When your back goes out, do you head for the couch? Maybe you’d be better off heading for the gym. Although doctors once advised people with back pain to take it easy, guidelines now make it clear that most people recover from back pain sooner if they stay active. A day or two of rest may be okay in the early stages of acute back pain, but longer periods of inactivity just lead to physical de-conditioning of the muscles, tendons, and ligaments and more prolonged pain. A pioneering approach called aggressive spinal rehabilitation makes the case that the solution to this problem is not a little exercise—but a lot. Proponents of these “back boot camps” say that a month or two of really intense physical activity can actually restore normal function even to individuals who have suffered from chronic and debilitating back pain for years.
The Spine Center at New England Baptist Hospital in Boston was among the first hospital-based aggressive rehab clinics for back pain now scattered across the country. Its director, James Rainville, MD, a doctor of physical medicine and rehabilitation (physiatrist) and assistant clinical professor at Harvard Medical School, is a firm believer that the old medical advice to “let pain be your guide” with regard to exercise is dead wrong. In fact, the mantra at Dr. Rainville’s clinic is, “Hurt doesn’t necessarily cause harm.” The focus at his clinic is on improving physical ability, not on preventing pain. New patients are told that exercise will hurt at first as weakened muscles and connective tissue struggle with the new physical demands on them. But they are also told to work through any pain, much as an injured athlete would. “We really don’t back down on that,” insists Dr. Rainville. In the 15 years since the clinic opened, thousands of people with back pain have learned that if they push through their initial pain instead of quitting, they will eventually raise their pain thresholds and become strong and flexible enough to lead normal lives once again.
How it works.
The Spine Center’s six-week program of twice-a-week, hour-and-a-half workouts is supervised by specially trained physical therapists. It incorporates all three major forms of exercise—aerobic, stretching, and strength training on Nautilus-style machines—as well as simulations of real-world activities such as lifting heavy grocery bags or kids. Patients’ physical abilities are assessed at entry, then their exercise programs are based on meeting slowly rising, clearly achievable “quotas” of exercise duration or intensity. Participants spend the first week or two focusing on exercise form and technique, and the following weeks pushing to become as strong as they can. They are then given a maintenance program to follow at home.
As patients meet their goals and see evidence they’re becoming stronger and more flexible, their attitudes change from “I won’t be able to do this with my fragile back” to “I can do this—and more.” Although some aggressive rehab programs have a specific cognitive-behavioral therapy component, the psychological element to the program at The Spine Center is not as obvious. “Exercise to some extent is just the tool that helps patients overcome their fears and allows them to see that they can safely live a normal life again,” suggests Dr. Rainville.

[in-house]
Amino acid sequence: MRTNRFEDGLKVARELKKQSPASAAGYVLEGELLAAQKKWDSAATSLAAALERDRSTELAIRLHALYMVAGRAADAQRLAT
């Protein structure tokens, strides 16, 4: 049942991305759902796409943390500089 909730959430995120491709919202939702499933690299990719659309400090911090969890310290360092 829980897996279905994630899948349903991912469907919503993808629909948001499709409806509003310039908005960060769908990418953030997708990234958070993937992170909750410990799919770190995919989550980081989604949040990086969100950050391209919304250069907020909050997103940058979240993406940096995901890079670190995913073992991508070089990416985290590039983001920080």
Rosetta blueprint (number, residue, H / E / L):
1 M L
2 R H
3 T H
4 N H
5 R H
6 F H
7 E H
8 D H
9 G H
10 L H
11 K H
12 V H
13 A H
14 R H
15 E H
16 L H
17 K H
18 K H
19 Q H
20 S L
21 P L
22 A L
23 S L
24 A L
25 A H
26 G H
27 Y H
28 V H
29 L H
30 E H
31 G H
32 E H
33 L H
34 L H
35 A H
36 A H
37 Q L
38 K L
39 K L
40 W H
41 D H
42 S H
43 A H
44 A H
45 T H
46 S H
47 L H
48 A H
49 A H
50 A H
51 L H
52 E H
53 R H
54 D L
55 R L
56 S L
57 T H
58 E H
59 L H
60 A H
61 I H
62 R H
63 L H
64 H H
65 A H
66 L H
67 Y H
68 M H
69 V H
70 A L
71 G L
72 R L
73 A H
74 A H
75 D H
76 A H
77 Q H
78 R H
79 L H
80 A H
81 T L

No matter what their initial diagnosis—spinal stenosis, spondylolisthesis, herniated disc, or even failed-back-surgery syndrome—all patients go through the same basic program, and most of them become stronger, more flexible, and more active with less pain. In fact, Dr. Rainville reports that normal function is restored in 70 percent of the approximately 2,000 people who go through this rehabilitation each year, and studies at other clinics that offer a similiar aggressive rehab approach have shown similar success rates.
I am impressed that clinics such as The Spine Center help people with back pain concentrate on becoming stronger, fitter, and more self-reliant rather than depending on medical procedures and drugs that just address their pain. I think the most important lessons to be learned from aggressive rehabilitation are not to let pain or the fear of it stop you from living a normal life and to be prepared to work very hard to achieve your goal. Studies have found that over time an intense exercise program can actually normalize an oversensitive pain response. To get these results, however, you have to work to the outer limit of your abilities. If there isn’t an aggressive rehab program near you, it might be a good idea to find a professional such as a physical therapist at a sports medicine clinic or a certified fitness trainer who can help you set and meet your exercise goals safely and keep you from quitting too soon.
Restoring your back will require motivation, time, and hard work—and okay, maybe a little pain. And this approach involves being actively committed to regaining normal function and taking responsibility for your recovery. But aren’t a few hours of discomfort worth it to be able to run, or work, or pick up your grand kids again?